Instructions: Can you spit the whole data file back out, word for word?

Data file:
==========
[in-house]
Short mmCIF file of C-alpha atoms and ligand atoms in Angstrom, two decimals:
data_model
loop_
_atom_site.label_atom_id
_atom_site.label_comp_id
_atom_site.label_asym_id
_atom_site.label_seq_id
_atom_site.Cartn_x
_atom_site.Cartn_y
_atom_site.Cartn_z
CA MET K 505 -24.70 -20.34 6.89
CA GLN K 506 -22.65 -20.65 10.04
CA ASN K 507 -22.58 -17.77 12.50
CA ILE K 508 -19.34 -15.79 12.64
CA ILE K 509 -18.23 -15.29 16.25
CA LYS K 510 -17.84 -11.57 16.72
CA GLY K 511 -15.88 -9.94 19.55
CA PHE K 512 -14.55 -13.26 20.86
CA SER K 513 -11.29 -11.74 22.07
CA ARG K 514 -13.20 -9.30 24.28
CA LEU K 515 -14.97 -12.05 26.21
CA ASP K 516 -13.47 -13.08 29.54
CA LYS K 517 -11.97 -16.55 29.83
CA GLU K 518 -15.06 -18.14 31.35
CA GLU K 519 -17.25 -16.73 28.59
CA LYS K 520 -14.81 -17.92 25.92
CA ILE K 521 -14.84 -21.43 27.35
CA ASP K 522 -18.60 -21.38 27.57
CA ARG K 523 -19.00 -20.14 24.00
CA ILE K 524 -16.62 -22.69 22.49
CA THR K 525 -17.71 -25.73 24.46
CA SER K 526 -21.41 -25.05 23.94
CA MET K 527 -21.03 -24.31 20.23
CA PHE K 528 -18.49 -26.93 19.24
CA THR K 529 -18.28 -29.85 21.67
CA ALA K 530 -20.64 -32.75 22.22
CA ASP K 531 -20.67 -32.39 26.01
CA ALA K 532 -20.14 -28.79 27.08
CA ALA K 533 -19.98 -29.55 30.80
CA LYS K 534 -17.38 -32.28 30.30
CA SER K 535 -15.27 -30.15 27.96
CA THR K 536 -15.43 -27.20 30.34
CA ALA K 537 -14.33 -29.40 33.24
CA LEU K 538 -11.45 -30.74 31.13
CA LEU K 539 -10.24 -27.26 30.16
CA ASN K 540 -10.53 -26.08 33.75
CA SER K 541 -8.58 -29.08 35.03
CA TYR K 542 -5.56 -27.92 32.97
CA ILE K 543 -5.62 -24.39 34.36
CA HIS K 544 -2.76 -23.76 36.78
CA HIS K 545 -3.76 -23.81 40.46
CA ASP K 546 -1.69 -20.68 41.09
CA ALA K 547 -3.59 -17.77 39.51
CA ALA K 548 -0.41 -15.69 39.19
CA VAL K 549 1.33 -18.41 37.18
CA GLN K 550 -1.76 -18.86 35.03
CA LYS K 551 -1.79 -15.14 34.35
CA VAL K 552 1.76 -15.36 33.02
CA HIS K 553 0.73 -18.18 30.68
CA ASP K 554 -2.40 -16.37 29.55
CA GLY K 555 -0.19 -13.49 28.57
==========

[in-house]
Short mmCIF file of C-alpha atoms and ligand atoms in Angstrom, two decimals:
data_model
loop_
_atom_site.label_atom_id
_atom_site.label_comp_id
_atom_site.label_asym_id
_atom_site.label_seq_id
_atom_site.Cartn_x
_atom_site.Cartn_y
_atom_site.Cartn_z
CA MET K 505 -24.70 -20.34 6.89
CA GLN K 506 -22.65 -20.65 10.04
CA ASN K 507 -22.58 -17.77 12.50
CA ILE K 508 -19.34 -15.79 12.64
CA ILE K 509 -18.23 -15.29 16.25
CA LYS K 510 -17.84 -11.57 16.72
CA GLY K 511 -15.88 -9.94 19.55
CA PHE K 512 -14.55 -13.26 20.86
CA SER K 513 -11.29 -11.74 22.07
CA ARG K 514 -13.20 -9.30 24.28
CA LEU K 515 -14.97 -12.05 26.21
CA ASP K 516 -13.47 -13.08 29.54
CA LYS K 517 -11.97 -16.55 29.83
CA GLU K 518 -15.06 -18.14 31.35
CA GLU K 519 -17.25 -16.73 28.59
CA LYS K 520 -14.81 -17.92 25.92
CA ILE K 521 -14.84 -21.43 27.35
CA ASP K 522 -18.60 -21.38 27.57
CA ARG K 523 -19.00 -20.14 24.00
CA ILE K 524 -16.62 -22.69 22.49
CA THR K 525 -17.71 -25.73 24.46
CA SER K 526 -21.41 -25.05 23.94
CA MET K 527 -21.03 -24.31 20.23
CA PHE K 528 -18.49 -26.93 19.24
CA THR K 529 -18.28 -29.85 21.67
CA ALA K 530 -20.64 -32.75 22.22
CA ASP K 531 -20.67 -32.39 26.01
CA ALA K 532 -20.14 -28.79 27.08
CA ALA K 533 -19.98 -29.55 30.80
CA LYS K 534 -17.38 -32.28 30.30
CA SER K 535 -15.27 -30.15 27.96
CA THR K 536 -15.43 -27.20 30.34
CA ALA K 537 -14.33 -29.40 33.24
CA LEU K 538 -11.45 -30.74 31.13
CA LEU K 539 -10.24 -27.26 30.16
CA ASN K 540 -10.53 -26.08 33.75
CA SER K 541 -8.58 -29.08 35.03
CA TYR K 542 -5.56 -27.92 32.97
CA ILE K 543 -5.62 -24.39 34.36
CA HIS K 544 -2.76 -23.76 36.78
CA HIS K 545 -3.76 -23.81 40.46
CA ASP K 546 -1.69 -20.68 41.09
CA ALA K 547 -3.59 -17.77 39.51
CA ALA K 548 -0.41 -15.69 39.19
CA VAL K 549 1.33 -18.41 37.18
CA GLN K 550 -1.76 -18.86 35.03
CA LYS K 551 -1.79 -15.14 34.35
CA VAL K 552 1.76 -15.36 33.02
CA HIS K 553 0.73 -18.18 30.68
CA ASP K 554 -2.40 -16.37 29.55
CA GLY K 555 -0.19 -13.49 28.57